ENLARGING THE SCOPE OF FDI IN AVIATION SECTOR

September 2012

 

The Cabinet Committee of Economic Affairs (“Committee”) on September 14, 2012 approved the proposal of Department of Policy and Promotion (“DIPP”) for permitting foreign airlines to make Foreign Direct Investment (“FDI”) in the aviation sector. Once the proposal is implemented, the prevailing restriction on foreign airlines from investing in the airline business will be removed. Prior to the change in policy, foreign airlines were permitted to invest and participate in equity only in companies operating cargo airlines, helicopter and seaplane services.

The change in FDI shall permit foreign airlines to invest in “scheduled and non-scheduled air transport services.” The investment will be allowed under the approval route up to a maximum of 49%. In addition to this, any investment in the aviation sector must also comply with the relevant regulations of Securities Exchange Board of India such as the Issue of Capital and Disclosure Requirements Regulations/Substantial Acquisition of Shares and Takeovers Regulations, as well as other applicable rules and regulations.

The announcement by the Committee also lists certain specific conditions which form the basis for permitting FDI up to 49% by a foreign airline. Firstly, for a Company (in which 49% FDI has been allowed ) to obtain a scheduled operator’s license, its principal place of business and registered office must be in India, the Chairman and at least two- third of the directors of the company must be Indian citizens and substantial ownership and effective control should be in the hands of Indian nationals. Secondly, any foreign national who will be associated with Indian scheduled or non-scheduled operations, i.e. who will be appointed to the board of the Indian airline which has received FDI, must also go through and obtain security clearance, presumably from the Ministry of Home Affairs before beginning any work in India. Lastly, the Committee has also mentioned that all import of technical equipment as a result of the investment under the 49% limit must be approved by the Ministry of Civil Aviation. Though these specific conditions have been mentioned, the directives for implementation are yet to be announced and it is likely that these directives will be made public by mid October.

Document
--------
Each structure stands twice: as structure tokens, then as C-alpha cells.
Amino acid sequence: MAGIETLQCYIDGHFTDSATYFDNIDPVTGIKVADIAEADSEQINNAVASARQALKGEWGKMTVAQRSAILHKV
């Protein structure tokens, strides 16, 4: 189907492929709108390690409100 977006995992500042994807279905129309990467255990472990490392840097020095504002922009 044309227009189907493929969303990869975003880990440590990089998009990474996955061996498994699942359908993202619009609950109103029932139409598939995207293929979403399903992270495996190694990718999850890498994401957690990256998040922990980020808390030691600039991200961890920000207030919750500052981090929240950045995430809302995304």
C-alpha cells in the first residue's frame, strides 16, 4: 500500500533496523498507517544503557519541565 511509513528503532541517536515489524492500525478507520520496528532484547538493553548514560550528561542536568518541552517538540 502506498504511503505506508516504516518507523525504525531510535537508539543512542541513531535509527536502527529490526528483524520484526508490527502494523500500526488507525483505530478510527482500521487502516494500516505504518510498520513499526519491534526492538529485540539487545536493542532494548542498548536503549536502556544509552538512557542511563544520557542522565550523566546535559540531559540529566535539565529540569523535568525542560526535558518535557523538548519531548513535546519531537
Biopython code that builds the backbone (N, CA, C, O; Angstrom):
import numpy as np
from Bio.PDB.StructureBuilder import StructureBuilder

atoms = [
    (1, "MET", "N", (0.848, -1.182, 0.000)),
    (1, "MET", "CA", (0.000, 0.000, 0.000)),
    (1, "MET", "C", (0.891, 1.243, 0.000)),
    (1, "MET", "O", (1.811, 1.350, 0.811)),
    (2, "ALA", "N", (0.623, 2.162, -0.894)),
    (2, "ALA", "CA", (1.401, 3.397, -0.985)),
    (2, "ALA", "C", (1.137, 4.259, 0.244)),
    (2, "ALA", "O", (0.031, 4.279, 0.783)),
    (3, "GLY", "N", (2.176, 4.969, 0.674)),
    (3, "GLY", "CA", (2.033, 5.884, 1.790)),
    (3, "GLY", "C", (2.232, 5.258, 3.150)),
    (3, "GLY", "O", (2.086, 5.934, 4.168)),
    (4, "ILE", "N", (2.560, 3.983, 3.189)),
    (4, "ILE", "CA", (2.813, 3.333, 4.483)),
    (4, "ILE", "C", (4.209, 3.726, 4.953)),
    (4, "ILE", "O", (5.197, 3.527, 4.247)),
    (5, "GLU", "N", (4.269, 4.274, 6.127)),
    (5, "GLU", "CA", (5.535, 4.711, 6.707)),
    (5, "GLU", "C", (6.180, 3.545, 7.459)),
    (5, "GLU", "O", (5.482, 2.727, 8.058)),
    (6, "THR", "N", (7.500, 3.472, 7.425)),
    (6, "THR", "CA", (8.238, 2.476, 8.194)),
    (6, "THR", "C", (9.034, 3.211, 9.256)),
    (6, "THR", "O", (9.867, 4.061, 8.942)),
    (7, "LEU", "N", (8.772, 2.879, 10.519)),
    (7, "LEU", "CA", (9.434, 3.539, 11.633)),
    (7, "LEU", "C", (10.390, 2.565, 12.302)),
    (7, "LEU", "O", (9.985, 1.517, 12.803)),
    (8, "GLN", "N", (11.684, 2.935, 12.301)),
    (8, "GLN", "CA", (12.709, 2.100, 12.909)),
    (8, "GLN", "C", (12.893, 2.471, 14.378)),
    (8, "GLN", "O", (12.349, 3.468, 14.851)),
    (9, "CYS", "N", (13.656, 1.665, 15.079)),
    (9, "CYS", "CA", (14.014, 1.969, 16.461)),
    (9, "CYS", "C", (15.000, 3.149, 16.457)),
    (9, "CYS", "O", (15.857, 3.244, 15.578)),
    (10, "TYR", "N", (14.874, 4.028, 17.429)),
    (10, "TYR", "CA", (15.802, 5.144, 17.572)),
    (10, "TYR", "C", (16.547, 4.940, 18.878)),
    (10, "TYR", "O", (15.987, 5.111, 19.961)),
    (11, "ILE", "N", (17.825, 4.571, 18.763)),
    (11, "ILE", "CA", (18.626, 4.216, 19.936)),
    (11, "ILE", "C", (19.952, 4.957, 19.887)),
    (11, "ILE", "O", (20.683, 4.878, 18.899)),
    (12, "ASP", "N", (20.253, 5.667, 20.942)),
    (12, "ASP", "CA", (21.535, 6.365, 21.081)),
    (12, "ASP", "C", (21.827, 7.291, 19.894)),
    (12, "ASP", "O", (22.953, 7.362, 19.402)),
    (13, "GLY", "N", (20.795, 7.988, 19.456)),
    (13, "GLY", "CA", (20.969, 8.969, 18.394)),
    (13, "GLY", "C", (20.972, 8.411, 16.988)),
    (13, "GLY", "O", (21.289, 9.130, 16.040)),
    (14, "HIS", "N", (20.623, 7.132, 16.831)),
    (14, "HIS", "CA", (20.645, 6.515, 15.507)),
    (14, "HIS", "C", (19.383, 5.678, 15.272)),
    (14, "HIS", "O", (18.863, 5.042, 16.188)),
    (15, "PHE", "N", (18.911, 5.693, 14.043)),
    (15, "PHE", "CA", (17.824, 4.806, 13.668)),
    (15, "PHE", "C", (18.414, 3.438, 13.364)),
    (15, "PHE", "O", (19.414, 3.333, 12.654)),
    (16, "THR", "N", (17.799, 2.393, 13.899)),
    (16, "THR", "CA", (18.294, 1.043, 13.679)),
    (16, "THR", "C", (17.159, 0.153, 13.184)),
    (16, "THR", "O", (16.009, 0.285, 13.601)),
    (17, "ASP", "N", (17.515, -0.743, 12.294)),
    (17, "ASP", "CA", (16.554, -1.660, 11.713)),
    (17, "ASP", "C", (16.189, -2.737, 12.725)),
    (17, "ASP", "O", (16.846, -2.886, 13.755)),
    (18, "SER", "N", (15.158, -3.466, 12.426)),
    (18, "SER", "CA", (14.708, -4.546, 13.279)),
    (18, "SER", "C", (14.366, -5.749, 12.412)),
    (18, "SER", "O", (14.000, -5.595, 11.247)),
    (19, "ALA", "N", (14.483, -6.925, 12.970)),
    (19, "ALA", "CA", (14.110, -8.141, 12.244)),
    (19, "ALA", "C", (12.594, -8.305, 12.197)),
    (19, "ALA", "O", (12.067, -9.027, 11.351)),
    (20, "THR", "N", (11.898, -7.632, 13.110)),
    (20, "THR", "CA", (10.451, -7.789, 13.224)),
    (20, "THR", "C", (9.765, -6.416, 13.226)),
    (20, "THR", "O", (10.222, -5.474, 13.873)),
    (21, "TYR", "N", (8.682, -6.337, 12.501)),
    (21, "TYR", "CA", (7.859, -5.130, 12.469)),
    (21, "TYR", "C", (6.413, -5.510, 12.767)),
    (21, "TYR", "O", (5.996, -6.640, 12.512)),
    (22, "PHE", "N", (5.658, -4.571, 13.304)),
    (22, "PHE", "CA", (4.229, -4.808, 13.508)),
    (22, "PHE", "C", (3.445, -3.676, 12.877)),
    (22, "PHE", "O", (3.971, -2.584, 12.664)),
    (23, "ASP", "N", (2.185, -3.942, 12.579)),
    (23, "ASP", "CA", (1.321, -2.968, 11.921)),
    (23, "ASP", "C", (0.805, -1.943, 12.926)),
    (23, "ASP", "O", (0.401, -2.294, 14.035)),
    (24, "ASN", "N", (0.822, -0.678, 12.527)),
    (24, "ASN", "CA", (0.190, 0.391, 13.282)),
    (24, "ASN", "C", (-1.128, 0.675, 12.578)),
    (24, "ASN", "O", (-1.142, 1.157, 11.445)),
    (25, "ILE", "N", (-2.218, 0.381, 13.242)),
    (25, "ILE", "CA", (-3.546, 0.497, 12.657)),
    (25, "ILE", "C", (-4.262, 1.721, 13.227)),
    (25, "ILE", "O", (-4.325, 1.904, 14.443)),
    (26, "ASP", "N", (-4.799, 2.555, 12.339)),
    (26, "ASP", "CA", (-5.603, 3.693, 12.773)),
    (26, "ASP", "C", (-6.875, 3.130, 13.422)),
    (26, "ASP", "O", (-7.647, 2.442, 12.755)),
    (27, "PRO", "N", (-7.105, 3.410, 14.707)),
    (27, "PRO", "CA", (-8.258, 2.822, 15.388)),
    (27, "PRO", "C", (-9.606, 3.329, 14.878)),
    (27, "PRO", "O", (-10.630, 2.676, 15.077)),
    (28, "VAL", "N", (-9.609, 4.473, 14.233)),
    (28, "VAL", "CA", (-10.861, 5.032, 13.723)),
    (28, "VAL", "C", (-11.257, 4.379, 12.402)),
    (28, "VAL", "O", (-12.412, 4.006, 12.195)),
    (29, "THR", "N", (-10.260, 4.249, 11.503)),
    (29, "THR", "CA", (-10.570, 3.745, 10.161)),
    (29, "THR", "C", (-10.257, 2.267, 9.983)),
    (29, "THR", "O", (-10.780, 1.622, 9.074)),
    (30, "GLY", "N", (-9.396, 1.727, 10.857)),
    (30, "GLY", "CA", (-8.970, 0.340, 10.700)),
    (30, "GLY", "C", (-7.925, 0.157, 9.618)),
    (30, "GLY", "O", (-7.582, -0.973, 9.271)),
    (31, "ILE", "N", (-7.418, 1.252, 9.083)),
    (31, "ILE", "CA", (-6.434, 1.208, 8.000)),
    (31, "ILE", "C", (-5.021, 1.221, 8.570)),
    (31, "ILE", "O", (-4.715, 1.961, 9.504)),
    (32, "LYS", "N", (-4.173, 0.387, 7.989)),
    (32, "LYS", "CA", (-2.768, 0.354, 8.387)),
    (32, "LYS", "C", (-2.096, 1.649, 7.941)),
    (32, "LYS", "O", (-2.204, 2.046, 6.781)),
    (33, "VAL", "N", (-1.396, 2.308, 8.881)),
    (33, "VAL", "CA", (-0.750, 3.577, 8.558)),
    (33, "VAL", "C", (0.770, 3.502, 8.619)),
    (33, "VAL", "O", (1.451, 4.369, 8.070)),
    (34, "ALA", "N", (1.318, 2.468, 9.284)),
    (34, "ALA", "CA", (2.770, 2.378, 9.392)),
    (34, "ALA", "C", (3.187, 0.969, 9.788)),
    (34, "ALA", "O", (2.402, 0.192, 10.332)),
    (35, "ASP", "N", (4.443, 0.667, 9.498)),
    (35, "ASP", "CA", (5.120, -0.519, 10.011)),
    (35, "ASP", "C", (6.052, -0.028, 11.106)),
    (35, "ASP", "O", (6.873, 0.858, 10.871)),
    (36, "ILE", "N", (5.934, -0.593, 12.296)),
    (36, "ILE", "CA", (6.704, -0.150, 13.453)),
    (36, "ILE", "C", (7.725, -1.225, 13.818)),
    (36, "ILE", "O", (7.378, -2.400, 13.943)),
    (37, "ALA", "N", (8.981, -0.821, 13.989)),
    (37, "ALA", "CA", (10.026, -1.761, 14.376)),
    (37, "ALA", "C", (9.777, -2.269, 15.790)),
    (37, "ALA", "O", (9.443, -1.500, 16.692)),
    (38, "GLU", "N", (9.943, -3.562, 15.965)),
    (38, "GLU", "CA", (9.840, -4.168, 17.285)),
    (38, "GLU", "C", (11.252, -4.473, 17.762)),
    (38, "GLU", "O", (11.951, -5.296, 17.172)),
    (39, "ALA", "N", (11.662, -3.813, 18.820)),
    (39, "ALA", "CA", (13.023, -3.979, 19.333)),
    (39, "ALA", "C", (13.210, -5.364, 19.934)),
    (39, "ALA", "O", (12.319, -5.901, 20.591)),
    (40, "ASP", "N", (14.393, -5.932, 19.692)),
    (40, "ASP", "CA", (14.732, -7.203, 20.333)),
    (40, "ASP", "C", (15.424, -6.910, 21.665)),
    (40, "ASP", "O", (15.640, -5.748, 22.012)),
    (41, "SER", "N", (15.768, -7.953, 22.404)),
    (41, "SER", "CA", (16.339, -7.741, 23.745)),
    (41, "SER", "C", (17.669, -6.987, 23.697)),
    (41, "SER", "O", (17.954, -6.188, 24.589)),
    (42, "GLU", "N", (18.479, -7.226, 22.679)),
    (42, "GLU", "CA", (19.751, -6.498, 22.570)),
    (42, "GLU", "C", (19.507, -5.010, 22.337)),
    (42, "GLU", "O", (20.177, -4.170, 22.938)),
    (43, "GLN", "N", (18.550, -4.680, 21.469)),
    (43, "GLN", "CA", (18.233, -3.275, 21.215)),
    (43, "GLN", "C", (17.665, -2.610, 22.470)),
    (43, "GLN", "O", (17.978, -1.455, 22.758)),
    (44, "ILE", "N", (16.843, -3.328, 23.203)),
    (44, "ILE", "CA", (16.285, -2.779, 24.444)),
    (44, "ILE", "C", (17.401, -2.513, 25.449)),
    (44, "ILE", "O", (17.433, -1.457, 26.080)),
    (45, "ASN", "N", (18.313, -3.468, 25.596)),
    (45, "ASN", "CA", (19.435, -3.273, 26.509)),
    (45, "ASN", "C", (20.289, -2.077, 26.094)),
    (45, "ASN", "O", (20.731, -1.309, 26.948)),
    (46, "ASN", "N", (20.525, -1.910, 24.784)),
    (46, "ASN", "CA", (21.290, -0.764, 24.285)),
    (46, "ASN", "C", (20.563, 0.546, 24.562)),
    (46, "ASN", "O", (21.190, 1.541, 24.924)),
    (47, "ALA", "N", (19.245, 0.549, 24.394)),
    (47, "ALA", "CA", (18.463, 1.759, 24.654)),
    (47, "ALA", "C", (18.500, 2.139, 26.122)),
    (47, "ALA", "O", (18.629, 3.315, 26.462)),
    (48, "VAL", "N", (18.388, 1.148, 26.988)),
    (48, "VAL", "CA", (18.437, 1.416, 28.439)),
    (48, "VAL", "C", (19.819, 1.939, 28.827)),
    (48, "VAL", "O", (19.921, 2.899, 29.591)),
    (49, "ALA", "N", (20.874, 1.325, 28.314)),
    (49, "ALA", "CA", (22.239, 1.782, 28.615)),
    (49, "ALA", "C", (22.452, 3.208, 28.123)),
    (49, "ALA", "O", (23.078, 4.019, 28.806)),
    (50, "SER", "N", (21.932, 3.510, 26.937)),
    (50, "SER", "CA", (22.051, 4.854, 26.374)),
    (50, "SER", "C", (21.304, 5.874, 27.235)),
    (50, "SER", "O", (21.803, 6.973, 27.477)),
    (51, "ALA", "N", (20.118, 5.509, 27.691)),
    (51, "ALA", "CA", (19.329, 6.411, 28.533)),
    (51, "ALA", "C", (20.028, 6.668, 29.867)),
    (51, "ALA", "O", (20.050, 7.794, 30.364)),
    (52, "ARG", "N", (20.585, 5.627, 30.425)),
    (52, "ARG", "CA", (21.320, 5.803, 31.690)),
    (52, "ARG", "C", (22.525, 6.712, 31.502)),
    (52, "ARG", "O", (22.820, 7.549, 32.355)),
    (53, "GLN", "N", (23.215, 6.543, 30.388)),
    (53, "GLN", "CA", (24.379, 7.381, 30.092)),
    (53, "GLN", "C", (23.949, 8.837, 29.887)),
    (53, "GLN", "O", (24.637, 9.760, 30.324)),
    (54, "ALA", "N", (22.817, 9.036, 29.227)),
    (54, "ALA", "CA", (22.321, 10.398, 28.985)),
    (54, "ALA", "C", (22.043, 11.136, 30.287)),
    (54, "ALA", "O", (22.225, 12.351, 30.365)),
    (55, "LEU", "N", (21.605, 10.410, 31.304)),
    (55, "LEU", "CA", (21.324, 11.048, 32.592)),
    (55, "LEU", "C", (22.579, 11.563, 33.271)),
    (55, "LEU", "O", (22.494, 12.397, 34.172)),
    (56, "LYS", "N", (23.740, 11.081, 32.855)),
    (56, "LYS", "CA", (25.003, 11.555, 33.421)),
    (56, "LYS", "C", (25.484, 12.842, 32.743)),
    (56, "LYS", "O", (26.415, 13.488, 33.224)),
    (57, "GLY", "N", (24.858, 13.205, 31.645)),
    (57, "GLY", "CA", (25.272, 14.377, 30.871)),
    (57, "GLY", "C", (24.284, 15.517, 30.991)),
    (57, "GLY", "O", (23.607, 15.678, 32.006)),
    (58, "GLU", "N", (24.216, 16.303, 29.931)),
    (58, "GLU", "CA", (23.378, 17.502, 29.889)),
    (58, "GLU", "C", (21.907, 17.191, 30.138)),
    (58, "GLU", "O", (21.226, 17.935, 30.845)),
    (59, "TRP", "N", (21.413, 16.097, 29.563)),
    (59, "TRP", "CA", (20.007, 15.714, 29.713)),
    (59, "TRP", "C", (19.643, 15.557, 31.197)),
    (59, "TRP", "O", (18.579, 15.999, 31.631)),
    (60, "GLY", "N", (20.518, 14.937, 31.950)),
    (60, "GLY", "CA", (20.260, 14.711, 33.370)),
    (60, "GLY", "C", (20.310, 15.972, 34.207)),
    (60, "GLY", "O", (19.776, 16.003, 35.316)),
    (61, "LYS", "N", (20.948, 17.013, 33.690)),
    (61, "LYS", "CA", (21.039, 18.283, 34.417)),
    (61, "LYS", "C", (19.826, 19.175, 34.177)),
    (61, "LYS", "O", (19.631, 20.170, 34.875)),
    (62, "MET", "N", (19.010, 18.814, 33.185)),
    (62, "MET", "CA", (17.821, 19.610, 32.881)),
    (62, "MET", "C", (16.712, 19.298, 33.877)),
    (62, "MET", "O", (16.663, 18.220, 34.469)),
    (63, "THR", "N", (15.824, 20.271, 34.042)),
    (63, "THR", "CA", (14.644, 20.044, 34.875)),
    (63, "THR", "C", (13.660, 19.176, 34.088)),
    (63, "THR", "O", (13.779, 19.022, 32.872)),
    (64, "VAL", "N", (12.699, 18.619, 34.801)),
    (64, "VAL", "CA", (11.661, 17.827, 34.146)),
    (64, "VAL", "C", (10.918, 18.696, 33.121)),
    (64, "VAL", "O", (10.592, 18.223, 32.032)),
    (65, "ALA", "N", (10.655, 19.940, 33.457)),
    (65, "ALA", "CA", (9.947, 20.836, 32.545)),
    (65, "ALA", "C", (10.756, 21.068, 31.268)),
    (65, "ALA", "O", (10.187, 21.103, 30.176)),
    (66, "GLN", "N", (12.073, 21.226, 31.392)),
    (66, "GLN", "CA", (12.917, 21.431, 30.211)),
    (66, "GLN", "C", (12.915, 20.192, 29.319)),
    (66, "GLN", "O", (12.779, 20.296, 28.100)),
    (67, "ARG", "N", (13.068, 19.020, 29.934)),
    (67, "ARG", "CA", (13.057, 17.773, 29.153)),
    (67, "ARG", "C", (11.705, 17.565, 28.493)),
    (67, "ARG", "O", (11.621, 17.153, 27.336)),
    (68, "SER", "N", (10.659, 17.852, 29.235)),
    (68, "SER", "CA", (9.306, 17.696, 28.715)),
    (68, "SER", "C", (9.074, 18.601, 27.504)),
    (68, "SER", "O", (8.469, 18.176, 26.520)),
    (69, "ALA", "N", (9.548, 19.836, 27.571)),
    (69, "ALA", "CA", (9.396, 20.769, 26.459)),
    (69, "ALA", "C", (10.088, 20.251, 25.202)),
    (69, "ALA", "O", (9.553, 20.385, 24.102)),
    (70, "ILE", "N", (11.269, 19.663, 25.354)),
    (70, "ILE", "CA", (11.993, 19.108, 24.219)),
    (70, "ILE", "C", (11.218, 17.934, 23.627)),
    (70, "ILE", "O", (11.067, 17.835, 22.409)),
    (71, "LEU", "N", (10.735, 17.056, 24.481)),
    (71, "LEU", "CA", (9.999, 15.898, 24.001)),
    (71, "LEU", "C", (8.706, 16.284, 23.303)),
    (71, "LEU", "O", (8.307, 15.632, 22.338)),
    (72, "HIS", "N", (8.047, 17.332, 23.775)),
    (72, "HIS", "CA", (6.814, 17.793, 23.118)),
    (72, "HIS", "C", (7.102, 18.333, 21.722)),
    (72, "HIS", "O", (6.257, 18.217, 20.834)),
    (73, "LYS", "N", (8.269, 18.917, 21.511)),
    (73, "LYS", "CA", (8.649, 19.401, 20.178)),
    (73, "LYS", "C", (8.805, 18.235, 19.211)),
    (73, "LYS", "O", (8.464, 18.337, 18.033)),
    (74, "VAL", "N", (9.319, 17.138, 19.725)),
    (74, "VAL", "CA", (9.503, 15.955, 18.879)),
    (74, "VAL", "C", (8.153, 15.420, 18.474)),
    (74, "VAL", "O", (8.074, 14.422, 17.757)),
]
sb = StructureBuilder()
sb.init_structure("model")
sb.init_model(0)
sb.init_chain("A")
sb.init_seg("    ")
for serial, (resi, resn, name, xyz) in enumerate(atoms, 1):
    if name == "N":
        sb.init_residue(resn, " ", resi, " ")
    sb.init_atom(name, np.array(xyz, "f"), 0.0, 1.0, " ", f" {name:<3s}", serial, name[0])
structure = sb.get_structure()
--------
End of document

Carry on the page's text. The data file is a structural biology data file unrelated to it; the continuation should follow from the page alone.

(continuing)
From a general reading of the conditions mentioned by the Committee, it is apparent that the grant of FDI to foreign airlines is simply to bolster the ailing Indian Aviation sector by access to another avenue for funds and equity infusion. It is evident that the intention is to ensure that control and management of Indian Scheduled airlines stays in Indian hands. While the permission for FDI by foreign airlines has been long anticipated for rescuing the aviation industry in India, whether this strategy will succeed remains to be seen. In our opinion, introduction of direct investment and involvement by foreign airlines will do much for raising the standards of service in the aviation sector, there is also a possibility, though remote, of cartelization by foreign airlines which may not only render the strategy of the government for reviving the aviation sector ineffective, but also adversely affect the struggling Indian airlines.

By:

Ashutosh Chandola
Krishna Jhala